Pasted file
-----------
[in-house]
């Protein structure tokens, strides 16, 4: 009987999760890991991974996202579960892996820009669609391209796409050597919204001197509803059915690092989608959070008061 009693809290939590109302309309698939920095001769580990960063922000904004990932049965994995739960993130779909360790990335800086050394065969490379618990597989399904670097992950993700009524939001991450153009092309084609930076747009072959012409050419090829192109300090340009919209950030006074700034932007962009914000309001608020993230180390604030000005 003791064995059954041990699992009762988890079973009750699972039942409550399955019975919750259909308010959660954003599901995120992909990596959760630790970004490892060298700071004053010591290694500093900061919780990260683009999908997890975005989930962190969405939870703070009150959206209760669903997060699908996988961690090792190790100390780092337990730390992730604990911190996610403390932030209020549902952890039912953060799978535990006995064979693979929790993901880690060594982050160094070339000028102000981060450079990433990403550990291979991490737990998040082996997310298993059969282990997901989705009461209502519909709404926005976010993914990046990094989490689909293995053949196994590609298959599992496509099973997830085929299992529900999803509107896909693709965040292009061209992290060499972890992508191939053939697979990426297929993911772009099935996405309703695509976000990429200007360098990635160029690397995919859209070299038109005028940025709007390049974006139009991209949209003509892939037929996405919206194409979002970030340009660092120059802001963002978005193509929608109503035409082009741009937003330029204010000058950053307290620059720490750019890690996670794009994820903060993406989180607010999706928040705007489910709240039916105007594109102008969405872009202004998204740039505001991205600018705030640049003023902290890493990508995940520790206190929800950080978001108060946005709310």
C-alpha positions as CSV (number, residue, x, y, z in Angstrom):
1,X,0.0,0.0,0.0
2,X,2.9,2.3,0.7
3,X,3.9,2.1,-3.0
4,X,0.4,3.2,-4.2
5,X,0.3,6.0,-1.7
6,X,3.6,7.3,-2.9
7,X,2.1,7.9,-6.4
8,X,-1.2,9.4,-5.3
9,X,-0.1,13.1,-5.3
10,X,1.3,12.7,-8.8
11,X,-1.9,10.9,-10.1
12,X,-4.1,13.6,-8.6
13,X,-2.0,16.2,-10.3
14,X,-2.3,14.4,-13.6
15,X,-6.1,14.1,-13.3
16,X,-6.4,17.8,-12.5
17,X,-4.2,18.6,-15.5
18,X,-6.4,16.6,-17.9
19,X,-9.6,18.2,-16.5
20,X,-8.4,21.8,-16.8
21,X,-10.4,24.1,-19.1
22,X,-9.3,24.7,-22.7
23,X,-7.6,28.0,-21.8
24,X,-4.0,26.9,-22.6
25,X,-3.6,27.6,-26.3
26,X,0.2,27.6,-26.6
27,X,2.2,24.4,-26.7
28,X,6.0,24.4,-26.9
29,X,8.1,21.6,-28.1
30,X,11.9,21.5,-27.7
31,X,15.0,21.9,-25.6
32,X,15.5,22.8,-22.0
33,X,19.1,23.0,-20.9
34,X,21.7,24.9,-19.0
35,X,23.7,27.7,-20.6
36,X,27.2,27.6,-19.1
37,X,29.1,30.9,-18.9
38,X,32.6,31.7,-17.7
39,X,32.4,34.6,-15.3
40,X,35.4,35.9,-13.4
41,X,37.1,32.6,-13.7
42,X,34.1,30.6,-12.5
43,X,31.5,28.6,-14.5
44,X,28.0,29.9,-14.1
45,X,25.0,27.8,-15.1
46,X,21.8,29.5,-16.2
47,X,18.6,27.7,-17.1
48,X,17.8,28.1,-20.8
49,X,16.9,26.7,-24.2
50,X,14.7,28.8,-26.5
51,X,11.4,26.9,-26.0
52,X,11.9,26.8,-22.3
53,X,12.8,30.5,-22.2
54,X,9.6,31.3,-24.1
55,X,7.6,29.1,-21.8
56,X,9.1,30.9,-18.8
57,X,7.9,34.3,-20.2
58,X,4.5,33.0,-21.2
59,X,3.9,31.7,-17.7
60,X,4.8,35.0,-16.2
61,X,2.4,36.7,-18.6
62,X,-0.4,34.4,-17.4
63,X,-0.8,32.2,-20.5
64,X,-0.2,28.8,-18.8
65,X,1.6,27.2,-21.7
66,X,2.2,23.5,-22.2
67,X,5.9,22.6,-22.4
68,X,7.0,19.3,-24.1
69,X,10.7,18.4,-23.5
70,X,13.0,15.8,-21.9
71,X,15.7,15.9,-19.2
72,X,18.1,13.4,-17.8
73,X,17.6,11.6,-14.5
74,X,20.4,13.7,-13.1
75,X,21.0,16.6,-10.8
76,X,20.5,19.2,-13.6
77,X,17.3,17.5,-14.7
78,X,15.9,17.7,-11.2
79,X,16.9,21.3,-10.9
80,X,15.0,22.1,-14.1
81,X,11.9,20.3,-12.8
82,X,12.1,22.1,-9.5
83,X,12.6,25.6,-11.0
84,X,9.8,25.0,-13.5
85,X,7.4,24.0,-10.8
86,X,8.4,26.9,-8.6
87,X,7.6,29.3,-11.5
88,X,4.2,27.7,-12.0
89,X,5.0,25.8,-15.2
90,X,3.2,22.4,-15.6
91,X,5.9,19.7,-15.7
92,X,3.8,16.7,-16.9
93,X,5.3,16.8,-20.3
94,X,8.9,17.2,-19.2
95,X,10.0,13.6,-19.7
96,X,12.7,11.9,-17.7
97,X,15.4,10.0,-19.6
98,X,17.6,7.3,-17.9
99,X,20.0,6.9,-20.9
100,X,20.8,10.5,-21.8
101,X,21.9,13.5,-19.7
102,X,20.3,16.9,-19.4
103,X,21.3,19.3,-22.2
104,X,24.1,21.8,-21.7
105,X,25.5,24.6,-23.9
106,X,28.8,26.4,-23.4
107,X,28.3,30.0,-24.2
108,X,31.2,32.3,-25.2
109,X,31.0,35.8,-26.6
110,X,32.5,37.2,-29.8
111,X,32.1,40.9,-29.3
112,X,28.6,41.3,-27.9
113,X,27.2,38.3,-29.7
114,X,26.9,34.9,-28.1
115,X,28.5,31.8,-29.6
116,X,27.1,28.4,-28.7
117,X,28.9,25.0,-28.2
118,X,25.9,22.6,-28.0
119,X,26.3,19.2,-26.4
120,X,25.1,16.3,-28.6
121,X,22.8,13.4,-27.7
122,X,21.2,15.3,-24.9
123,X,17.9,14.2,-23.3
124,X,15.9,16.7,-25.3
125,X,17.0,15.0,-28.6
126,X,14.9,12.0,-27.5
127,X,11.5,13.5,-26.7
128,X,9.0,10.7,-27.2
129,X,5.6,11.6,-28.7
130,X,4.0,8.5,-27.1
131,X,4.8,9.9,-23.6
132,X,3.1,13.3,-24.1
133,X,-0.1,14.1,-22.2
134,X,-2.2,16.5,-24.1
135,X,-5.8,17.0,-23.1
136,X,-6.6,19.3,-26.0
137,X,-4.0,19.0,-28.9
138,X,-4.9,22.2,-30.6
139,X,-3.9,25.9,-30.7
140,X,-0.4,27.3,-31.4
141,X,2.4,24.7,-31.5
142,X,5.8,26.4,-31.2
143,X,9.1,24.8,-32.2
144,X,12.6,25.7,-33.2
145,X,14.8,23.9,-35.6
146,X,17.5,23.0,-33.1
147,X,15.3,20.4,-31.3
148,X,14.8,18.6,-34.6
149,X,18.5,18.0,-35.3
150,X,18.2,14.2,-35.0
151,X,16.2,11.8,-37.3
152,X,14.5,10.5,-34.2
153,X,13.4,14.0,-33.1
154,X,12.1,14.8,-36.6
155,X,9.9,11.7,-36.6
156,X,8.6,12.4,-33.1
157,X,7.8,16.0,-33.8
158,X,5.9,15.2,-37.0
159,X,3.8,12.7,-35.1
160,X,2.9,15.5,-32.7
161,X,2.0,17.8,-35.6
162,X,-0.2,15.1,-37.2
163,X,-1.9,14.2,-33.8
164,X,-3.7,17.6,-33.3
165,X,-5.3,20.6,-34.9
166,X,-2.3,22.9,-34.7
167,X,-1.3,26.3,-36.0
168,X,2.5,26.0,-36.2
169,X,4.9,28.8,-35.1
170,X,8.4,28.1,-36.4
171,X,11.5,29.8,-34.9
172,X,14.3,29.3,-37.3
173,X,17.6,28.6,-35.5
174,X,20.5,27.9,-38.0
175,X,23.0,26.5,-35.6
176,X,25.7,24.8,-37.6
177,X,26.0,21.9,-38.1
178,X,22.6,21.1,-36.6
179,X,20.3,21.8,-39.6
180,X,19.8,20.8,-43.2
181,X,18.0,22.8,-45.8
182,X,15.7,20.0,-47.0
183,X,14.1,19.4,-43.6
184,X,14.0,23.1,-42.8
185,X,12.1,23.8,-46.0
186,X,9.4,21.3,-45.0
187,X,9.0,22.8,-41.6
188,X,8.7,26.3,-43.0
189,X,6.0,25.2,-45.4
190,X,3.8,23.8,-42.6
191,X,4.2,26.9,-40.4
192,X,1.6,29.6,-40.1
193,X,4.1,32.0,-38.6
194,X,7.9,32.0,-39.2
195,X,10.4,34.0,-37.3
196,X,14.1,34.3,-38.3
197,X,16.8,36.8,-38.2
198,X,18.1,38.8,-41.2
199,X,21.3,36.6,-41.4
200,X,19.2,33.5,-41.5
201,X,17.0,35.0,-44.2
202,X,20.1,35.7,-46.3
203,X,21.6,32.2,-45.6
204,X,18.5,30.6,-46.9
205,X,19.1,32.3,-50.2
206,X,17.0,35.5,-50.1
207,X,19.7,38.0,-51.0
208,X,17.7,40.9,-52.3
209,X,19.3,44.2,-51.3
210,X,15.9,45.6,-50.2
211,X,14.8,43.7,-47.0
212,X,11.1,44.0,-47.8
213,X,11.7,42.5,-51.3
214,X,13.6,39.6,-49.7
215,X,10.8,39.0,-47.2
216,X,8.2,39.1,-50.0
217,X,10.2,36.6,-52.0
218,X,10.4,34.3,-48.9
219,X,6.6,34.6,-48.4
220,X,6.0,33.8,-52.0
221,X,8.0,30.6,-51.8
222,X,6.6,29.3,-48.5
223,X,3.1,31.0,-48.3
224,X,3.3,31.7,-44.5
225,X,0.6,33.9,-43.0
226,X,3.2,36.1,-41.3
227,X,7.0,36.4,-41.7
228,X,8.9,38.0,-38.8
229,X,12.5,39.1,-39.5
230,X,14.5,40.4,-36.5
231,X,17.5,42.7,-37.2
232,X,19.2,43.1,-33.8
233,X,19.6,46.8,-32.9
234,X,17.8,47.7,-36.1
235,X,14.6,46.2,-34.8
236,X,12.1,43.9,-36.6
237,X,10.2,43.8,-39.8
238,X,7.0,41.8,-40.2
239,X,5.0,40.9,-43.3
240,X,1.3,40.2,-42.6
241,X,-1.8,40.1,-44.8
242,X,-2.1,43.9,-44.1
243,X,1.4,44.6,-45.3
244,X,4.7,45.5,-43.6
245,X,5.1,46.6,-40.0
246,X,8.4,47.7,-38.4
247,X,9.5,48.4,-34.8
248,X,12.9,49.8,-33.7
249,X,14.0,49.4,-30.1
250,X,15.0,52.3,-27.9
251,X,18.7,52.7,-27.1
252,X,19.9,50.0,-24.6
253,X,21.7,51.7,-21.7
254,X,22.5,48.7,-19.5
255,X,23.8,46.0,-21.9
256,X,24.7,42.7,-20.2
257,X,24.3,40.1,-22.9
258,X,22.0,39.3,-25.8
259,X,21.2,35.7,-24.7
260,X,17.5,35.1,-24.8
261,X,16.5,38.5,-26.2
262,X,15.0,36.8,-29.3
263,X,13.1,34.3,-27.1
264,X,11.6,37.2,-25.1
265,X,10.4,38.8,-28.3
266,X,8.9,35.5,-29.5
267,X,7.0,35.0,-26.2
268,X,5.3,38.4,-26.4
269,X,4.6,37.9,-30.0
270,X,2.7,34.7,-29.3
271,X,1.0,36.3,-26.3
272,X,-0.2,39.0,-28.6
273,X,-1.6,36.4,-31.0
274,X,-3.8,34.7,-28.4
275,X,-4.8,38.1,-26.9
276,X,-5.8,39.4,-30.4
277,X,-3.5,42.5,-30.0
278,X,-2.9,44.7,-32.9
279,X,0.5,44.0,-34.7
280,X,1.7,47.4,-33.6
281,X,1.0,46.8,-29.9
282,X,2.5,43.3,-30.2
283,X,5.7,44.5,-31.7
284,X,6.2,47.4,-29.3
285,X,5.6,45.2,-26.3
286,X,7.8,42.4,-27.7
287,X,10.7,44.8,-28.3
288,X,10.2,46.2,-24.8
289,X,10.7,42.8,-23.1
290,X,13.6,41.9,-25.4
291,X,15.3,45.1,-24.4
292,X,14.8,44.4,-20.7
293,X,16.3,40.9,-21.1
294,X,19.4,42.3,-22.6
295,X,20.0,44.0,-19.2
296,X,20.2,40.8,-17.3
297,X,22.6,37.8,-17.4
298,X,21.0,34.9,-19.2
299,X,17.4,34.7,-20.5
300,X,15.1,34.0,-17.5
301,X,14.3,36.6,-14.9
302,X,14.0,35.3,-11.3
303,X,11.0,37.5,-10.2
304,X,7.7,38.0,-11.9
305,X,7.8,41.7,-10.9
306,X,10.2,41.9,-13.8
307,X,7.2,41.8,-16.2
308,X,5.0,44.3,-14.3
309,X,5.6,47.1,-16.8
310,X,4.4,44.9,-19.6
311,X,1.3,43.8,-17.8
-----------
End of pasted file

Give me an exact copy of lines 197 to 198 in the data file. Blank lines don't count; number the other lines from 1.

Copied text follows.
194,X,7.9,32.0,-39.2
195,X,10.4,34.0,-37.3